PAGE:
Rush gets stupid after his second drink. I've seen the bottom of five or maybe seven after an hour and a half. The alcohol helps level my nerves and dull the paranoia. The constant noise and activity does the rest. I'm finally starting to relax.
"Can I bring you gentlemen anything else?"
It takes me a minute to get my brain to focus on the question and not her chest. "Yes. Double order of king prawn, fried eel with rice. And a refill." I raise my glass in mock toast and finish it off.
She smiles. "Mauler's again?"
"You got it."
As she glides away toward the bar, Rush asks, "How can you eat more? You already put down half a cow."
"It was a small cow." Combat has left me underweight and ravenous. I could gain ten kilos and still be nothing but skin and bones.
"Here they are!" Rush nods toward the door, rising to his feet. I glance over the newcomers. Bretta and Iane, girls we knew in school. Bretta, short and blonde, curvy, puffy lips, in some skimpy red thing; Iane, long and tall in something more modest up top, but showing off her smooth, dark legs. Both pretty enough, but at this point, pretty is an afterthought. I'm like to mount anything with a pulse.
Rush waves them to our table. Bretta immediately wraps herself around Rush. My estimation of his friendship slips a notch. Iane sits next to me, lets me slide a hand up her thigh. "Hello, legs."
She laughs. "You haven't changed a bit!"
"I'm drunk, love."
"Well, and I will be, give me an hour or so."
"I'm feeling generous, I'll give you two."
Rush pays for a car to drop us at the dorm which might win him back a point or two in my book. Upstairs, I find Iane's dogtags as we strip, but I don't want to think about it. We fuck, and doze and fuck again. She is lean and soft and wants me, but doesn't want it to mean anything. Neither do I.
"When did you join?"
She's half-stupid in the afterglow. "The Marines? I joined out of school."
"Because they'll pay my way to university."
"That's a shit reason, Iane."
"Not all of us have rich fathers willing to pay our way, Sabbath."
"Don't." I hate that name, she knows it. I hate him even more. "I never asked him."
"You don't have to."
"Fuck you, Iane."
"You just did," edge on her voice.
I almost hit her for that. Even draw my hand back for it.
She glares at me. "Don't you dare."
I'm supposed to live to a higher standard than this. We both are. I let my hand drop. "I'm sorry." This anger is stupid, and I'm not sure who I'm mad at.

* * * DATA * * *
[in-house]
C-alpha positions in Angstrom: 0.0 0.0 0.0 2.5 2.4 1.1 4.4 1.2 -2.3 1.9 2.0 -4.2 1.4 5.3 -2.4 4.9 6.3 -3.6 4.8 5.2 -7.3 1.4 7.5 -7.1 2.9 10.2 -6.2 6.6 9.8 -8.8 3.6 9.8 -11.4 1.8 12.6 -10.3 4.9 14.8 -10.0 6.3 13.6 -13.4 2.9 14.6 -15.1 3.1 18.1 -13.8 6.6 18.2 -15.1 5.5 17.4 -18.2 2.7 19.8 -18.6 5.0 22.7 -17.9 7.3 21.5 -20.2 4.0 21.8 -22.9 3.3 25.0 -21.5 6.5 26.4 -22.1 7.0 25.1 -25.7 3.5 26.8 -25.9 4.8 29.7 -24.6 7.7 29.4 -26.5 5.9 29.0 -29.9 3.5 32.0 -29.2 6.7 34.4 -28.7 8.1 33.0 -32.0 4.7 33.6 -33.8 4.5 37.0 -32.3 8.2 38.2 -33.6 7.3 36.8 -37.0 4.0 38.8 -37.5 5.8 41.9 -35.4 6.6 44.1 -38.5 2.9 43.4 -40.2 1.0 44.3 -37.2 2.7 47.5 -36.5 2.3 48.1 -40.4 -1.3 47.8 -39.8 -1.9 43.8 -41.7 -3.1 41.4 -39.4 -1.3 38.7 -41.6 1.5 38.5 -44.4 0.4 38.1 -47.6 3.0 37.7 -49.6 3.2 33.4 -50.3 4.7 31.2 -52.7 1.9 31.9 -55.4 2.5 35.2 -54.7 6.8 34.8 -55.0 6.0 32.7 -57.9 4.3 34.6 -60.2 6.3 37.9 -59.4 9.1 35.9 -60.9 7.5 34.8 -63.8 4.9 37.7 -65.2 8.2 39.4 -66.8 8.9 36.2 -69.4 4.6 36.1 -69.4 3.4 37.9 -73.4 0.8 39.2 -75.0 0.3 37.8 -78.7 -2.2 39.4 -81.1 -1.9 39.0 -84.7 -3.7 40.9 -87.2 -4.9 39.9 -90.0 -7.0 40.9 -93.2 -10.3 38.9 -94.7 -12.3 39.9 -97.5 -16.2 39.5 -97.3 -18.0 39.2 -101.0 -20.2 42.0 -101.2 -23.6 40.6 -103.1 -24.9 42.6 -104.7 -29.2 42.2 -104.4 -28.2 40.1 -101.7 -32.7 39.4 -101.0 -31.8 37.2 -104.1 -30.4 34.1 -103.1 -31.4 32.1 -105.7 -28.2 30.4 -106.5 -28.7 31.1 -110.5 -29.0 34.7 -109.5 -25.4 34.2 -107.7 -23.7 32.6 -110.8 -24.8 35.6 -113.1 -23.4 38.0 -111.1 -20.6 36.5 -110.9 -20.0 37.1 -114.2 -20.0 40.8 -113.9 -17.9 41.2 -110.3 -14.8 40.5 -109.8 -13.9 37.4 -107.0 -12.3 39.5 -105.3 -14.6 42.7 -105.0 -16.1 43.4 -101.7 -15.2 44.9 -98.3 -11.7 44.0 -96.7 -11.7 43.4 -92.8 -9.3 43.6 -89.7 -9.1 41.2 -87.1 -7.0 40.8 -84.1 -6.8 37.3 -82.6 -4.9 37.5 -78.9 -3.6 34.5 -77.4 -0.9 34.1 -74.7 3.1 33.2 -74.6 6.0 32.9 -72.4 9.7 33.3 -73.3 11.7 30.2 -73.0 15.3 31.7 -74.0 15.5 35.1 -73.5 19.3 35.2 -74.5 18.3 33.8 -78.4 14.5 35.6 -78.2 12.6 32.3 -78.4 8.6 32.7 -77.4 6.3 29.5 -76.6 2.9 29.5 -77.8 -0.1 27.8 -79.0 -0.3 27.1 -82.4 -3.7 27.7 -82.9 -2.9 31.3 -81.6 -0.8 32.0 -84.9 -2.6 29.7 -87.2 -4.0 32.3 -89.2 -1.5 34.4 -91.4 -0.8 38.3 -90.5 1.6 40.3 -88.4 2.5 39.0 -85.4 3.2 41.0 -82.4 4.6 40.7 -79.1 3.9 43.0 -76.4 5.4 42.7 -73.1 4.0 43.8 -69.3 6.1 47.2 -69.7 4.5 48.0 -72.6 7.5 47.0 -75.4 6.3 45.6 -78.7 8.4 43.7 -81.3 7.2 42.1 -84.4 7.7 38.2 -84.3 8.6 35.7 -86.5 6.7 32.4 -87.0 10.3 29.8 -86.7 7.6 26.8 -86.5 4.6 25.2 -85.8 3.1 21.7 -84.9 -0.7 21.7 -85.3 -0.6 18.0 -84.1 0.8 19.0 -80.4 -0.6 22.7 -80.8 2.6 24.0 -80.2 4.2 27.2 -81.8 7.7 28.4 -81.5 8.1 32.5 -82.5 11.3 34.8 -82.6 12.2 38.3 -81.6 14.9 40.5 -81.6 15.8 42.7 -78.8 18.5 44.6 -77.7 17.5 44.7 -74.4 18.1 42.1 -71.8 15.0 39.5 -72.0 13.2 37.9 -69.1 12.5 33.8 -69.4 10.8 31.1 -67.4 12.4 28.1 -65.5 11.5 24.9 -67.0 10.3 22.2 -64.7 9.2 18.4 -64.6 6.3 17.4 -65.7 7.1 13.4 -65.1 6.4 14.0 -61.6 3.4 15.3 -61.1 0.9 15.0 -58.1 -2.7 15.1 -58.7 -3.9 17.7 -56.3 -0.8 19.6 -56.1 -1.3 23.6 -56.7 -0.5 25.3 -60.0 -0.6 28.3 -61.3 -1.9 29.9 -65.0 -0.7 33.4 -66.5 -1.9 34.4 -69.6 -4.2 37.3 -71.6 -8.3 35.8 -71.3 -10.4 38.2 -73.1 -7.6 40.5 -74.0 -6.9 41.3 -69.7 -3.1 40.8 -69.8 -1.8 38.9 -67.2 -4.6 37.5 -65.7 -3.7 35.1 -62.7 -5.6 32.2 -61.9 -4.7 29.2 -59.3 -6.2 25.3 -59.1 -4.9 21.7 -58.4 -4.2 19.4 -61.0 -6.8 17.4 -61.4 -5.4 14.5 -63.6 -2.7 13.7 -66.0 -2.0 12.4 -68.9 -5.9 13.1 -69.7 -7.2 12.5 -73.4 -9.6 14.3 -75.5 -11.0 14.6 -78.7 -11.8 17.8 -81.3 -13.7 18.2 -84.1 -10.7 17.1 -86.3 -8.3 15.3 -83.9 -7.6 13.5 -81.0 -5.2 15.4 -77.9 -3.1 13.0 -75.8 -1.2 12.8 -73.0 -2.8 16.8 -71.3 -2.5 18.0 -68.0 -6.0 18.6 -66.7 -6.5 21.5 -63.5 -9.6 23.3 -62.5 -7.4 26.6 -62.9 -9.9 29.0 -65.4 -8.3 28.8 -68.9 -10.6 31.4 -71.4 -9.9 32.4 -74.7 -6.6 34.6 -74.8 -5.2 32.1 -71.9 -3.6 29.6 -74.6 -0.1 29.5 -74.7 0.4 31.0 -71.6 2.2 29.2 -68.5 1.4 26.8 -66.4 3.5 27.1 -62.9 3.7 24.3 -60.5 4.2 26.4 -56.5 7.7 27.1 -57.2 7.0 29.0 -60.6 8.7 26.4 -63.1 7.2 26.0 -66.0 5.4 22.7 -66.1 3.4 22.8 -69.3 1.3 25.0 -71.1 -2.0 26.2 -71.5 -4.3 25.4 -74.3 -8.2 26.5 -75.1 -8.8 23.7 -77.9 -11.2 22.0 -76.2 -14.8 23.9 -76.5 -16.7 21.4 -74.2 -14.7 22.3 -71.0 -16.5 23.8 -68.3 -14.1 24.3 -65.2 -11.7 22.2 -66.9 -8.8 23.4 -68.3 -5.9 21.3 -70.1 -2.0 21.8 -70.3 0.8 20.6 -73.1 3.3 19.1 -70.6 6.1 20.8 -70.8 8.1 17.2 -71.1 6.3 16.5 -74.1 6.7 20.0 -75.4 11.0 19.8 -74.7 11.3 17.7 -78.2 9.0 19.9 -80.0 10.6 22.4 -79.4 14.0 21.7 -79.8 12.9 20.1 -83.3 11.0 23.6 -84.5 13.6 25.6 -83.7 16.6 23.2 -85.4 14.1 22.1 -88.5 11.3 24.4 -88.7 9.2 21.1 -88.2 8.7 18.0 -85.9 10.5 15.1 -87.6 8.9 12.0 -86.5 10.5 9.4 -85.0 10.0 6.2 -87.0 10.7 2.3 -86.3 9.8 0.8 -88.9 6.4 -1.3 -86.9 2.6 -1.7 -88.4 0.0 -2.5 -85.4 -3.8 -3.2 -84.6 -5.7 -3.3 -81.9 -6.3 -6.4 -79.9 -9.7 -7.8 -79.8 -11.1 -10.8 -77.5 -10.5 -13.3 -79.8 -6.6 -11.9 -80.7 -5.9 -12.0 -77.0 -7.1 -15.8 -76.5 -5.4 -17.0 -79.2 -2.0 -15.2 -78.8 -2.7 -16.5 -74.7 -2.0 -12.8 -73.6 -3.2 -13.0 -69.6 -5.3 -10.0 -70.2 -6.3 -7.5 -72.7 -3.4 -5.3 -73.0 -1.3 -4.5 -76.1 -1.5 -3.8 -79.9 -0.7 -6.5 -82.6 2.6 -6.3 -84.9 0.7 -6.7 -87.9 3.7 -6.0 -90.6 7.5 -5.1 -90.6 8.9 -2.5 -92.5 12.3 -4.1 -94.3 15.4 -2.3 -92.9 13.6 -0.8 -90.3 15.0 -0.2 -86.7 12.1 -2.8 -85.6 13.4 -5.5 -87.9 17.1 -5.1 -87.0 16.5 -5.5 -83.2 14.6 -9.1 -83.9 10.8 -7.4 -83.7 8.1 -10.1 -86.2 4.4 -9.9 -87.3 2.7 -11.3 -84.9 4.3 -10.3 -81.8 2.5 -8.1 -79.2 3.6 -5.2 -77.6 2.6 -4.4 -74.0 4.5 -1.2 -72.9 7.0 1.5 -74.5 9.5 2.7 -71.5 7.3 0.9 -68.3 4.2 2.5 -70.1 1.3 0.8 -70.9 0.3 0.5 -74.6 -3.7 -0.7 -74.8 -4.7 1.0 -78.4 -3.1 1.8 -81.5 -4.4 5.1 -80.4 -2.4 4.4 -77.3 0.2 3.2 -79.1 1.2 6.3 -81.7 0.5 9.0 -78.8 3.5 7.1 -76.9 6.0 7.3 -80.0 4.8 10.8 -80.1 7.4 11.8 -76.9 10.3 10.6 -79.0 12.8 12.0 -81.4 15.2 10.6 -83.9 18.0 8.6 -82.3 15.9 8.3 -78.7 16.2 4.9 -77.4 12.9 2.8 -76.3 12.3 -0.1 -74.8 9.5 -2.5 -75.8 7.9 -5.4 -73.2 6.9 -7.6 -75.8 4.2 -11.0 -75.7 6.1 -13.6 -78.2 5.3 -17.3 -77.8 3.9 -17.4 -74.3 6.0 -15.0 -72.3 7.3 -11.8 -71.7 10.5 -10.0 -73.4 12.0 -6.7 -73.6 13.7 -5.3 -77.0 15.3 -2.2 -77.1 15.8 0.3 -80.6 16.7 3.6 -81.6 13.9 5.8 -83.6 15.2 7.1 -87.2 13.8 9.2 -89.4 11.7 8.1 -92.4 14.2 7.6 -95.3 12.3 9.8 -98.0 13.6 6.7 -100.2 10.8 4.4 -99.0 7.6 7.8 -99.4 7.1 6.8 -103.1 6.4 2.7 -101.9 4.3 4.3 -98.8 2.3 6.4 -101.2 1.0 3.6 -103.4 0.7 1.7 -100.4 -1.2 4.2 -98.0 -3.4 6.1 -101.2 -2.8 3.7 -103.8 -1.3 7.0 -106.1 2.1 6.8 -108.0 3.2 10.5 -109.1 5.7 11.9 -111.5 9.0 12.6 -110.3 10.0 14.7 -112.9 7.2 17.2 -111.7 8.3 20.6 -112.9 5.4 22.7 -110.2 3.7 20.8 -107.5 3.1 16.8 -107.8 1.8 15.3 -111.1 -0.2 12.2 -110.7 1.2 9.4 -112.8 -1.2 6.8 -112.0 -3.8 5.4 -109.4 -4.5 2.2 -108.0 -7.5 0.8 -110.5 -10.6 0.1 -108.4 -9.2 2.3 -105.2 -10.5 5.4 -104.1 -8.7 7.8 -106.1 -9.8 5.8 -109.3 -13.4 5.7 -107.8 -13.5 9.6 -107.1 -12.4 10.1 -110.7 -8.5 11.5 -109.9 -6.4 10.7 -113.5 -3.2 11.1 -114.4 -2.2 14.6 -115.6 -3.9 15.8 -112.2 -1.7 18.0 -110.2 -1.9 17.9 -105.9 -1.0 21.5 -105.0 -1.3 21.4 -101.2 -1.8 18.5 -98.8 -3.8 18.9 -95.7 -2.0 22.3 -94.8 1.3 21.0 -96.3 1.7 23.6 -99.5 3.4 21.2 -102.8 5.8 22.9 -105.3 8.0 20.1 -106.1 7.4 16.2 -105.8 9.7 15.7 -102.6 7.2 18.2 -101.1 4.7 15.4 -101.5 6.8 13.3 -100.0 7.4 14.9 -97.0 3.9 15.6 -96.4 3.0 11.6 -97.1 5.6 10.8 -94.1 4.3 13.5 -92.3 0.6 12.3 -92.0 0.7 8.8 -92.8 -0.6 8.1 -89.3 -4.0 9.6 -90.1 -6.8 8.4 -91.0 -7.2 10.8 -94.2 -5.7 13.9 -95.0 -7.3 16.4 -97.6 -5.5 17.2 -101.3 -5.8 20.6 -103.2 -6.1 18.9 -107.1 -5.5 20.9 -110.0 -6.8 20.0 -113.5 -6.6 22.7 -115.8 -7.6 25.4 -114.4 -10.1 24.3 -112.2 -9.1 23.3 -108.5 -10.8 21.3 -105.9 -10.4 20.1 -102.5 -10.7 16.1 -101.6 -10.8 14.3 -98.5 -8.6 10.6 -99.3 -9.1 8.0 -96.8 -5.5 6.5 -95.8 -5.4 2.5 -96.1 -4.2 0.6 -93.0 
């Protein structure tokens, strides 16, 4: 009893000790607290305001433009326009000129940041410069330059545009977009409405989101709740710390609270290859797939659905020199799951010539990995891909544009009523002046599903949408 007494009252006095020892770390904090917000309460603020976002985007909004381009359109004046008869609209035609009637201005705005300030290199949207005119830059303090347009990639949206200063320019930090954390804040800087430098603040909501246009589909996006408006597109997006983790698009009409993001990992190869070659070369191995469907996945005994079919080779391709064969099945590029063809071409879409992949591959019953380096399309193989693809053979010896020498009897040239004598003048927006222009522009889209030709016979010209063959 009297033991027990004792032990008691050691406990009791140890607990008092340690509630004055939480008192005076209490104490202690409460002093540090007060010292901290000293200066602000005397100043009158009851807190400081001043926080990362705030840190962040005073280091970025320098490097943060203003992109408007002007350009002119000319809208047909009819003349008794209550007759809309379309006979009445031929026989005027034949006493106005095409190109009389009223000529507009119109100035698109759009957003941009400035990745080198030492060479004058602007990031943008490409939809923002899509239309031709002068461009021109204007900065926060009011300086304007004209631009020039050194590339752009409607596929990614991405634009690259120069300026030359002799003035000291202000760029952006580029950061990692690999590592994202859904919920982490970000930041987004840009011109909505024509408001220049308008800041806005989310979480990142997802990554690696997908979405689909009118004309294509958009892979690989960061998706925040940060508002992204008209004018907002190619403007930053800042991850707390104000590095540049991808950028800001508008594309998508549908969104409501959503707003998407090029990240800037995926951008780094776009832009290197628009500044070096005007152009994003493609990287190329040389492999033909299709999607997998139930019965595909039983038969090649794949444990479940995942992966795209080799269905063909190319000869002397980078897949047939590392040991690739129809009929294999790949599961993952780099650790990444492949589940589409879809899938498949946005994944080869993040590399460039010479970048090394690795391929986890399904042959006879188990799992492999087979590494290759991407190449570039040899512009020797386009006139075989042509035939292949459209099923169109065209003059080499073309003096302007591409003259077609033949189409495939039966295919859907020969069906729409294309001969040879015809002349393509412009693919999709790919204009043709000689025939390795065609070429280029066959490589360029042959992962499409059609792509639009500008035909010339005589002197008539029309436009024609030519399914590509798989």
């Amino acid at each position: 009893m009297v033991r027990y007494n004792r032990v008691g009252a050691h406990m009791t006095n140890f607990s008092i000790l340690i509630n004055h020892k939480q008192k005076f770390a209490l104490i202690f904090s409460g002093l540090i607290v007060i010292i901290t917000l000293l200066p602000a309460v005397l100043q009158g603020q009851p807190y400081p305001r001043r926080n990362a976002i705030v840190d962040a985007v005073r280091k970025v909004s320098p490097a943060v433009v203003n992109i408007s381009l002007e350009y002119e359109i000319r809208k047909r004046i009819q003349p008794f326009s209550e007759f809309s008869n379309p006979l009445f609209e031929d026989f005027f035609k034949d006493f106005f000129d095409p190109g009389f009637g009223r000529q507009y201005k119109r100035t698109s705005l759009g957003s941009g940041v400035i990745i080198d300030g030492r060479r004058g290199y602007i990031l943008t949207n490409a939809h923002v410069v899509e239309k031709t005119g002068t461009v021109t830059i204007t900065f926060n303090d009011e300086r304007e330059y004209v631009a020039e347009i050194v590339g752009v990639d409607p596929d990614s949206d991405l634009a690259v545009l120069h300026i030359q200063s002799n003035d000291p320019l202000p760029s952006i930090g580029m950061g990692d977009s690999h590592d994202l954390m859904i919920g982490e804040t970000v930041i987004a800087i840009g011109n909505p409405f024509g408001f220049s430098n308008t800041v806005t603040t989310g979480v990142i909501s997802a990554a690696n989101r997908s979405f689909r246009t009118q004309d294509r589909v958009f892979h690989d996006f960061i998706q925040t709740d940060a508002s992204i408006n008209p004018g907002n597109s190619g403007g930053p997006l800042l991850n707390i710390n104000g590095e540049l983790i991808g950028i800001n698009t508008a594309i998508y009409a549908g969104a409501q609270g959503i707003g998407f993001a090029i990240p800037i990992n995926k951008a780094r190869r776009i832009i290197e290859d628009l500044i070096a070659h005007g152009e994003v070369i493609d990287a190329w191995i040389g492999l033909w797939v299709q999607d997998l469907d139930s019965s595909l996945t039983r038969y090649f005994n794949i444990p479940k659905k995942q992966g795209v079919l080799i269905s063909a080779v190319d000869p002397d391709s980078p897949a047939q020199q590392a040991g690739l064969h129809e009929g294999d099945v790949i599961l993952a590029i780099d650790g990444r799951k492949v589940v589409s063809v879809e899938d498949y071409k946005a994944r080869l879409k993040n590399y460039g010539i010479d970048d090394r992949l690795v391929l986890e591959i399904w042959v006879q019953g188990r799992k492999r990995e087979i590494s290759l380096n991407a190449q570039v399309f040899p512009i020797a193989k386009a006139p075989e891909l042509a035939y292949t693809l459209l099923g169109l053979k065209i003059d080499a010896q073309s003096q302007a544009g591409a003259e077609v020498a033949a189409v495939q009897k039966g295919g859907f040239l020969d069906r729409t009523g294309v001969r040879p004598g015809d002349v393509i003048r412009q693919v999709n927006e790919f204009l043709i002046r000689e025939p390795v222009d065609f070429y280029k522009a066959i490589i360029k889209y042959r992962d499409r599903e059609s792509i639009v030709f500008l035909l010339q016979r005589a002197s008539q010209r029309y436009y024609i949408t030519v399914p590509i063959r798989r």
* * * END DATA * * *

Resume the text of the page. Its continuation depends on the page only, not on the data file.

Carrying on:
"It's all right." She strokes my hair. I'm almost asleep when she asks, "What happened to your back?"
"Hmm...?" The welts she means. They're almost healed. "Fucked up. Stood a thrashing."
"Deserved it." I'm too tired to explain it, but she doesn't ask. She counts my ribs with slim fingers, but doesn't tell me the obvious.
"Go to Flight," I tell her in the morning. "You're clever, could be a pilot. They live like human beings. Hot meals and showers."
"Thanks for the advice."
"I'm proud of you, Marine." I mean it. It spooked me at first, but I am proud to serve with Iane and call her my Marine sister.
"Thanks, Sarge," halfway making fun of me. But she smiles.
"I'd like to see you again."
Her smile fades. "I don't think that would be good for us."
"My muster date is in two weeks. I have a lot to wrap up in between. And you need to find a job."
"Iane, it's my second day back, can't I make it a week without thinking about that?"
"No." She sticks her tongue out at me and laughs. "Listen. I had a good time. I had fun. But it's not going to last."
"Not even two weeks?" That part about not wanting it to mean anything? I think that was my liquor stupor talking. This morning, a few steps closer to sober, I'm suddenly looking at being alone well and truly alone - for the first time in almost four years.
Marines are pack animals. We eat, sleep, play, and fight in groups. I've gotten used to having somebody watching my back. All day, all night, no matter what. I don't think I can handle a solo run.
"You've got six months before you go back?" she says.
"Yes." The thought scares me, so I avoid it. "Or, I can take discharge. My enlistment term is almost up. I haven't decided."
"Then you definitely need a job."
"You're circling the issue."
I have to let it go; have to let her go. And as soon as the door latches shut the crushing silence closes in.